To develop this product, they first had to figure out the optimal temperature for the water.  And the only way to do this is trial and error!  At first, the development team asked for volunteers in the company to sit on the toilet so they could try out different temperatures.  But as you can imagine, no one wants to be the guinea pig!  So the development team was left to do this by themselves.  They would sit on the toilet for many hours a day, and often they would burn their bottoms!  Others in the company started feeling bad for them, and couldn’t watch any further.  So they joined in.  At the end of the experiments, they collected data from 300 men and women and determined that the optimal temperature for the water spray would be 38 degrees Celsius, give or take 2 degrees.

The next challenge was figuring out how to hit the mark so that water doesn’t spray all over the place.  They determined that the best way was to get the water as close to the body as possible, but how?  Where would the water come from?  They went through another series of trial and error, and failed to come up with anything substantial, until one day, a team member noticed the retractable radio antenna of cars and it gave them the idea that a nozzle spray could extend and retract.  After lots of testing, they found the perfect angle of the spray at 43 degrees.

The final challenge was to figure out how to heat the water, and keep it as close to 38 degrees as possible.  This is the most tricky part because water and electricity do not mix.  In fact, the development team had so much trouble with this part that the project was at a standstill for some time.  But as we know, the bidet toilet seat exists today so they must have had a breakthrough.  That breakthrough came when a team member noticed that even during rain, traffic light signals still work.  They discovered that it was because the circuitry of traffic lights are covered in a unique resin to prevent short circuiting.  So with this new discovery, they produced a circuit board that was treated with resin.  In 1980, two years after the project began, the toilet seat spraying warm water was put on the market.  Word spread quickly and production skyrocketed to 100,000 units a year later.  Of course, the original toilet seat bidet had the single function of spraying warm water, but nowadays, it has many more functions like a seat warmer and a sound concealer.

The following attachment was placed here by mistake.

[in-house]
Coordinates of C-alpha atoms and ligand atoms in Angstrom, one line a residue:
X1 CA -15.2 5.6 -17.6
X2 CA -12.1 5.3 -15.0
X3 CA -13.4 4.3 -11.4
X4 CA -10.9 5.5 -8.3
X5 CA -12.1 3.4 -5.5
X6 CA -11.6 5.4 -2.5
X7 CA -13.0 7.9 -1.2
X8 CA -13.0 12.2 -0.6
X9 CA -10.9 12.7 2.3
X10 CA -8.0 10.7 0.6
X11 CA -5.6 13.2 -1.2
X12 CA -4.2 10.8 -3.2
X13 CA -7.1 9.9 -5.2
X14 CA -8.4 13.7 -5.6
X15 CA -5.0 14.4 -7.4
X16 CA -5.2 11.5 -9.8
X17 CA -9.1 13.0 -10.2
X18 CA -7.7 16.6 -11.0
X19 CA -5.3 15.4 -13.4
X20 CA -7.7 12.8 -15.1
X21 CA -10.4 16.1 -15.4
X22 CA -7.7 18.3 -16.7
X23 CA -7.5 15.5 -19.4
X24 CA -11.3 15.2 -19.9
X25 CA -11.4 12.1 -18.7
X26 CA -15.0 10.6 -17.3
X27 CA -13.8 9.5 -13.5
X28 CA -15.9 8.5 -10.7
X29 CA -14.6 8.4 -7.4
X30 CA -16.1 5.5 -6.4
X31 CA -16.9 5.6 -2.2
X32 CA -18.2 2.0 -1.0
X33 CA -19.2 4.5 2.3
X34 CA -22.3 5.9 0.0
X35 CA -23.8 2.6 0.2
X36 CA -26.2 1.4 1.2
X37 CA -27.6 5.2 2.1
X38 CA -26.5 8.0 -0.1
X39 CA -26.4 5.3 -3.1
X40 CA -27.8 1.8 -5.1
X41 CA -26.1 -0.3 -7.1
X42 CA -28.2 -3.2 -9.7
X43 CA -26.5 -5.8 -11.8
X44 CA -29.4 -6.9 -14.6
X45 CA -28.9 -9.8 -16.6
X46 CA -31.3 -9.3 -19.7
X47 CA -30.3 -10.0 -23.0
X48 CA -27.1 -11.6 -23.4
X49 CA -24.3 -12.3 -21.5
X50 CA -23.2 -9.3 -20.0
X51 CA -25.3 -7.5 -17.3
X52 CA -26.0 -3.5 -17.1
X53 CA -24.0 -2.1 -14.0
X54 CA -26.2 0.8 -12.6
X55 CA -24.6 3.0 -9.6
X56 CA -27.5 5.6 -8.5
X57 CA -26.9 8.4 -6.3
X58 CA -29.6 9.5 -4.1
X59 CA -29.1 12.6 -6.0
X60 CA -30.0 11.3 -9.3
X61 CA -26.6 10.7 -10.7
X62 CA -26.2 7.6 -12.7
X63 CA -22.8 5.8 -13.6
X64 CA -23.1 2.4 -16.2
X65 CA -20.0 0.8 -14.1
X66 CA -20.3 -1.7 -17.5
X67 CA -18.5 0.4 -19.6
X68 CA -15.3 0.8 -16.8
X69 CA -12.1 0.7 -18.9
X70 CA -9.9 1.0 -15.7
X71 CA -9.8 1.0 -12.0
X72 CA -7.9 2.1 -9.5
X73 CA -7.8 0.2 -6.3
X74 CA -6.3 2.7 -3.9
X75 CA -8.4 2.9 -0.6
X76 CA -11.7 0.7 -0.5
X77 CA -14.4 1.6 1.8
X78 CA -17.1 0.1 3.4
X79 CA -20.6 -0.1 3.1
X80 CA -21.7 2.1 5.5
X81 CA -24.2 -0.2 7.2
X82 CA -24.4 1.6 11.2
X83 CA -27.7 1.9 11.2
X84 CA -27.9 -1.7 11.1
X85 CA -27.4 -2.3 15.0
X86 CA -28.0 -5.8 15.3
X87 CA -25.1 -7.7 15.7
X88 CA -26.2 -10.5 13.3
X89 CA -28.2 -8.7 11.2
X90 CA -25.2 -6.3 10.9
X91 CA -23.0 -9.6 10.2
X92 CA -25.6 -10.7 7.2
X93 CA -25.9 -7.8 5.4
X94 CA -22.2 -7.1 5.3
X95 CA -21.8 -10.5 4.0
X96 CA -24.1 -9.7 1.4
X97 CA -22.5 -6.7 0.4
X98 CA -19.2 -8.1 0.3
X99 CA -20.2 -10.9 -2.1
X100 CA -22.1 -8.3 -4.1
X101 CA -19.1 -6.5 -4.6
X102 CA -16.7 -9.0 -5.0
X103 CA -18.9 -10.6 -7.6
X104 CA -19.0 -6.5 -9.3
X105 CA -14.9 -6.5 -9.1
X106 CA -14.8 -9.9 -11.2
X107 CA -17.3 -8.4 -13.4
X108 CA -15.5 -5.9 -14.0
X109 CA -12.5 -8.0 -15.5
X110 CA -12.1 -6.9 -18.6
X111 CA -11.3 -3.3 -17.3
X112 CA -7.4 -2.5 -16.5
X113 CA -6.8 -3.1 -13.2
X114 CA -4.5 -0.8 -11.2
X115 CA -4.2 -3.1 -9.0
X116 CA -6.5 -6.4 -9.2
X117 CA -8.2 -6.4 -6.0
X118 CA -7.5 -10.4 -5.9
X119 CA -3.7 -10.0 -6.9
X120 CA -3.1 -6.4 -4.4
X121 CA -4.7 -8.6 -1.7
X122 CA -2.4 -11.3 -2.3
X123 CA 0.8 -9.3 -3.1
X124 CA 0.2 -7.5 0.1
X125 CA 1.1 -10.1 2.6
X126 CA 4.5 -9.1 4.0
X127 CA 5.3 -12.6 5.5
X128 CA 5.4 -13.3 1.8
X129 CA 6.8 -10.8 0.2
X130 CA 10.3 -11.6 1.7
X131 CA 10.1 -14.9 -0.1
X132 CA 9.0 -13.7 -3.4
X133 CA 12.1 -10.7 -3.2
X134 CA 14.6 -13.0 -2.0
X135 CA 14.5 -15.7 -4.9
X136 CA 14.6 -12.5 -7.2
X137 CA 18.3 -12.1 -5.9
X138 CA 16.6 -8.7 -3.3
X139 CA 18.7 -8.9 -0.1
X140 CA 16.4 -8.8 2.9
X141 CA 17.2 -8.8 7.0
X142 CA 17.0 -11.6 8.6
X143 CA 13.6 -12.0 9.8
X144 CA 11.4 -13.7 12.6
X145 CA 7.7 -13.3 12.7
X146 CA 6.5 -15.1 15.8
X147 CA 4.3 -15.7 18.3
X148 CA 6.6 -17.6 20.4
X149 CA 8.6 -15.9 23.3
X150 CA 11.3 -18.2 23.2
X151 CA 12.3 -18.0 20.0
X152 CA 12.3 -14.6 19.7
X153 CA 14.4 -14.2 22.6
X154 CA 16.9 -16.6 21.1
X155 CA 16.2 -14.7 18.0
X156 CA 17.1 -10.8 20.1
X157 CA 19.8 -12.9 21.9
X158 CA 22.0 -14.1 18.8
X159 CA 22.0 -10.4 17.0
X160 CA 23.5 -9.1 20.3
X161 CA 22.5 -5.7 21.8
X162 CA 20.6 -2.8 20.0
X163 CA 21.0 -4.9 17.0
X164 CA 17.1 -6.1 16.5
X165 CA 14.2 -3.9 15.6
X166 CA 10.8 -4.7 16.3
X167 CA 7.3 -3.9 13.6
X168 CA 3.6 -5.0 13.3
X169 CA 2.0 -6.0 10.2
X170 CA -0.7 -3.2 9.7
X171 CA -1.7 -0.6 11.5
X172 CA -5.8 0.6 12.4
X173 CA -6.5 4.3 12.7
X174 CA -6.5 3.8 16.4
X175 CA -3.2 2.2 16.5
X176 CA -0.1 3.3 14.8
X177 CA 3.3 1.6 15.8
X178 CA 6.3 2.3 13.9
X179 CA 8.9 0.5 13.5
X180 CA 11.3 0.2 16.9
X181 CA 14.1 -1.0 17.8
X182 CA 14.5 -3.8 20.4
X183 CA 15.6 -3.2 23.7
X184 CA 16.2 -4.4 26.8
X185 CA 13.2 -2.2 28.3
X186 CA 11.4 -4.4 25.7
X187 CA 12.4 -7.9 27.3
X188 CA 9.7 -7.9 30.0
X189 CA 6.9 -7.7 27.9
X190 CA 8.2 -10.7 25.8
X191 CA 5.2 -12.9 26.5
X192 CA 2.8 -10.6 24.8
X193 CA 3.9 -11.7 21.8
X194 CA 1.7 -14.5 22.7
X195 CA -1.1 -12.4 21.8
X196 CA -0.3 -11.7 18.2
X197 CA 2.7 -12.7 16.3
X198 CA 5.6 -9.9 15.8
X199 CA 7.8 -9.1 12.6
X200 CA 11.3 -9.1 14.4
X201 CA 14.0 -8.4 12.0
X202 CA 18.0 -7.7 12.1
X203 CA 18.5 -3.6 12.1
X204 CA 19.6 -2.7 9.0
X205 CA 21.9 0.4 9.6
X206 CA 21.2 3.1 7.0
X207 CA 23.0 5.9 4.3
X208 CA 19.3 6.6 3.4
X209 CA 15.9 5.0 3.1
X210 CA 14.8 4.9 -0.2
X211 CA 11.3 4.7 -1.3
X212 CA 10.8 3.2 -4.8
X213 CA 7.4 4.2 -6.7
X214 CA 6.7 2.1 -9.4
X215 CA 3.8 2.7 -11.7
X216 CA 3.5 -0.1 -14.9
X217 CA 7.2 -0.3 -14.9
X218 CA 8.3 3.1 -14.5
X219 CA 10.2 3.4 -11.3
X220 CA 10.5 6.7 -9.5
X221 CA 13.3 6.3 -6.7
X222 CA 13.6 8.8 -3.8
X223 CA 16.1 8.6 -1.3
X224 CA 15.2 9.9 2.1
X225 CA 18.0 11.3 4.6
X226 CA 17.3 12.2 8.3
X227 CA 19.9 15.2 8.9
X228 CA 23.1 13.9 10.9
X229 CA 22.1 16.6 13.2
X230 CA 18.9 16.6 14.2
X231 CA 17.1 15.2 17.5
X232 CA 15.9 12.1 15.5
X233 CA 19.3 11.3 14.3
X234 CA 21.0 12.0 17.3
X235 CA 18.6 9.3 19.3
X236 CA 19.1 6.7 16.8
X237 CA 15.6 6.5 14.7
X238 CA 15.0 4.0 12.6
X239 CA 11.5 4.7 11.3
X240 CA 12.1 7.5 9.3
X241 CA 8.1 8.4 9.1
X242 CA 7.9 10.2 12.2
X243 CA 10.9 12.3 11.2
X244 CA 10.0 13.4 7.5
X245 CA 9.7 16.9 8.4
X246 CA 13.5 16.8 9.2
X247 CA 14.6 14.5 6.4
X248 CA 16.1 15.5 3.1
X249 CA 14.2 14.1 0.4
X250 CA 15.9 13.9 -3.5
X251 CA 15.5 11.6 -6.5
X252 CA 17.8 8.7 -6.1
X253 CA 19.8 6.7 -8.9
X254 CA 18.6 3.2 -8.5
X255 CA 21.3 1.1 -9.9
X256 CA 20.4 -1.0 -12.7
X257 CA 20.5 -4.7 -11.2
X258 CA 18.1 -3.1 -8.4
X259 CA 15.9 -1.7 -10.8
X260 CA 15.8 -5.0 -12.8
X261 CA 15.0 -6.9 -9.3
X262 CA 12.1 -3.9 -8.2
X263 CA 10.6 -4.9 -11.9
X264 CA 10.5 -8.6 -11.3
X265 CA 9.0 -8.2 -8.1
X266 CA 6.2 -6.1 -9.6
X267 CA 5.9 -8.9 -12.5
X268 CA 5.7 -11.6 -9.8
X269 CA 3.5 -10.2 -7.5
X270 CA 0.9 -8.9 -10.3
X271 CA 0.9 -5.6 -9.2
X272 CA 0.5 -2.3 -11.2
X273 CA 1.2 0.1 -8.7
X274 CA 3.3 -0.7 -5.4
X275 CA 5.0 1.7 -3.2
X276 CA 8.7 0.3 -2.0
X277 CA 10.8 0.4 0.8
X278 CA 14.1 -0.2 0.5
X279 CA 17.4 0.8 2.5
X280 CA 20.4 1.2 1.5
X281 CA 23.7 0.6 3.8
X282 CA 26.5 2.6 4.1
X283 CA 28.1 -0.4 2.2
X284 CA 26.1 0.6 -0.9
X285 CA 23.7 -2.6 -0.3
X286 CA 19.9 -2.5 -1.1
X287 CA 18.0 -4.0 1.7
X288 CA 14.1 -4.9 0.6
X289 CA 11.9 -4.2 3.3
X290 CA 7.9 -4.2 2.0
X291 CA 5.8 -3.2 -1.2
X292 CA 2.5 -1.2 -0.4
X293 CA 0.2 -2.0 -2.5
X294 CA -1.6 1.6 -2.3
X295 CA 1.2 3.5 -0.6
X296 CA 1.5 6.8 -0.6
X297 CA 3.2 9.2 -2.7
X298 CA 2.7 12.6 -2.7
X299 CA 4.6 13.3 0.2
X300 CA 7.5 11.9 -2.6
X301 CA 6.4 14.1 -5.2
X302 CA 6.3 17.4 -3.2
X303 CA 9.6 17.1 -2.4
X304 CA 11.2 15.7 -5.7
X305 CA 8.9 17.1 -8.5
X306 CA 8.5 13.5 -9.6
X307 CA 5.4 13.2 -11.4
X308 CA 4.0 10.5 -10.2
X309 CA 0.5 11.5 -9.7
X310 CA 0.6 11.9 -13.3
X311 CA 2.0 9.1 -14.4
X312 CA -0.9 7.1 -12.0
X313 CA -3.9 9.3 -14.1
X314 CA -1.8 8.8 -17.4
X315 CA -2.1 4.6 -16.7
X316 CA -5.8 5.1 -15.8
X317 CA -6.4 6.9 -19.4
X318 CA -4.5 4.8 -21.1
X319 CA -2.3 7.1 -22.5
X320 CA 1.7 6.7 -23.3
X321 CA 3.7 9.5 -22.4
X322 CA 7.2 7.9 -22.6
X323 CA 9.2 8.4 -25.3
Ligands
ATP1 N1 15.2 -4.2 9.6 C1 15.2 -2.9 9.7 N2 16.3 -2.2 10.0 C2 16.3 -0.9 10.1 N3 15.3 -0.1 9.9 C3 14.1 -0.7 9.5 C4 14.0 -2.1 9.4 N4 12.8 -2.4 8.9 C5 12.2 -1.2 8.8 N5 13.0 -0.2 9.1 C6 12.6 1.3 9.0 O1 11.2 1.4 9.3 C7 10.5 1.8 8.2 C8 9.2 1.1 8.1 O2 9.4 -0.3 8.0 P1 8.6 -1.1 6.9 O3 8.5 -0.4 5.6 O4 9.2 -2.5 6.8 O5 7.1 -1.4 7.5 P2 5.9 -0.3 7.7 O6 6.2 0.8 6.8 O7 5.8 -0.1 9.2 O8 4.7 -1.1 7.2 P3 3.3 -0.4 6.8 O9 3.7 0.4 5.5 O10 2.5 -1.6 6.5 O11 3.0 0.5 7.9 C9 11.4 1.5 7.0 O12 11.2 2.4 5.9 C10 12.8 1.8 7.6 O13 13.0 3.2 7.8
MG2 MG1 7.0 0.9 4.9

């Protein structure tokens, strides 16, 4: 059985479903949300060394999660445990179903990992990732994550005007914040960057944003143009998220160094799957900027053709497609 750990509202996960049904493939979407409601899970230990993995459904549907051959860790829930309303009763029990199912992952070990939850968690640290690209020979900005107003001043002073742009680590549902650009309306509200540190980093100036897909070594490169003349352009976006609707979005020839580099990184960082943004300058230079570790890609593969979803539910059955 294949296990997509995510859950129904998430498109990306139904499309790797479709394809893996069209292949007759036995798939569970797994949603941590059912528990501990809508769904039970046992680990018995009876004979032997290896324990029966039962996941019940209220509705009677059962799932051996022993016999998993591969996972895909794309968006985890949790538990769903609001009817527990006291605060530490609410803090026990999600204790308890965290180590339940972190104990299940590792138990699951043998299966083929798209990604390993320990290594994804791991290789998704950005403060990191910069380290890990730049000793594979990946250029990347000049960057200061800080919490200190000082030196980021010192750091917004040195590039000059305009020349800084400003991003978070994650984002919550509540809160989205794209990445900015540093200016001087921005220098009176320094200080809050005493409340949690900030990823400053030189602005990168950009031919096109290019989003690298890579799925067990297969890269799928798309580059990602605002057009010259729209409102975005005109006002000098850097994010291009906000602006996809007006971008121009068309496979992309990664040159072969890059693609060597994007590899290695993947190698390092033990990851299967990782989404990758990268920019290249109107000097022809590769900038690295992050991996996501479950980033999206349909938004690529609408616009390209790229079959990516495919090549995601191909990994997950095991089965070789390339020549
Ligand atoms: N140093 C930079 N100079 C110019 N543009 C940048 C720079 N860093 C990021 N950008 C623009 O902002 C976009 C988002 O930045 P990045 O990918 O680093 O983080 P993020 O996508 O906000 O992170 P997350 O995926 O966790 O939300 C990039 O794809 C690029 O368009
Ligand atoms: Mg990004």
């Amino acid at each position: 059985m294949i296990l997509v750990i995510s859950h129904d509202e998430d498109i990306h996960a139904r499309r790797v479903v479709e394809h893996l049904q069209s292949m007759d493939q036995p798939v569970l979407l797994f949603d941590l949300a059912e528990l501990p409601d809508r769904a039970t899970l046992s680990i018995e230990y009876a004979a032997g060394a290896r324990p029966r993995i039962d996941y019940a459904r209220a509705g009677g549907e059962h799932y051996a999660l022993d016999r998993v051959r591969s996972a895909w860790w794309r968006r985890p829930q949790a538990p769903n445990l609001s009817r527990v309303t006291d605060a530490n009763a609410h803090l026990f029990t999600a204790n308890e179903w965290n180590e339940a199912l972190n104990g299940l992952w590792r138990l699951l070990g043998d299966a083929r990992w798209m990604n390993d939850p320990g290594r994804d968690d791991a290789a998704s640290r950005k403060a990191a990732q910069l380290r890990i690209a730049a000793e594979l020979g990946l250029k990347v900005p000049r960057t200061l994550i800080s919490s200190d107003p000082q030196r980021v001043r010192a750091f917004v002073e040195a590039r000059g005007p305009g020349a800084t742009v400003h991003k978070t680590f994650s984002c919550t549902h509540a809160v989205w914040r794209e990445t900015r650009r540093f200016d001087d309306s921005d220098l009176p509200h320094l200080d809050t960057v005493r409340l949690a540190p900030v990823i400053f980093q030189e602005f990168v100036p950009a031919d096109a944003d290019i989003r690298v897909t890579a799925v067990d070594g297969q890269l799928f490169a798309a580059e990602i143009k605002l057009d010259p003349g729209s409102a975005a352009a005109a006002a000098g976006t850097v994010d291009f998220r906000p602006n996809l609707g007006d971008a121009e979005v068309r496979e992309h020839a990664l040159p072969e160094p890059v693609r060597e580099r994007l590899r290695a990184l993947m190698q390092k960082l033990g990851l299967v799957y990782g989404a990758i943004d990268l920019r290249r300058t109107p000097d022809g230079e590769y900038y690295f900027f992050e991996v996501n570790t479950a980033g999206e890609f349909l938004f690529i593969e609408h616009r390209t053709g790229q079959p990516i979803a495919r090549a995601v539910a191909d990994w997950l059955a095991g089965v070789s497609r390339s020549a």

One final (quick) story: Yes, we said sound concealer.  If you’ve been to Japan you’ve probably noticed a musical note on the control panel of the toilet, wondering what that is.  Japan actually has a long history of covering “embarrassing” sounds while using the toilet, which dates back to the Edo period.  When the feudal lord visited temples and used the toilet, his servants would conceal the sound by turning on the tap of a pot.  Nowadays, it’s Japanese women who mainly wish to conceal sounds.  To conceal sounds, they may flush an average of 2.5 times each time they use the toilet, or 32.5L of water each time.  So with the sound button, it cuts down the use of water significantly.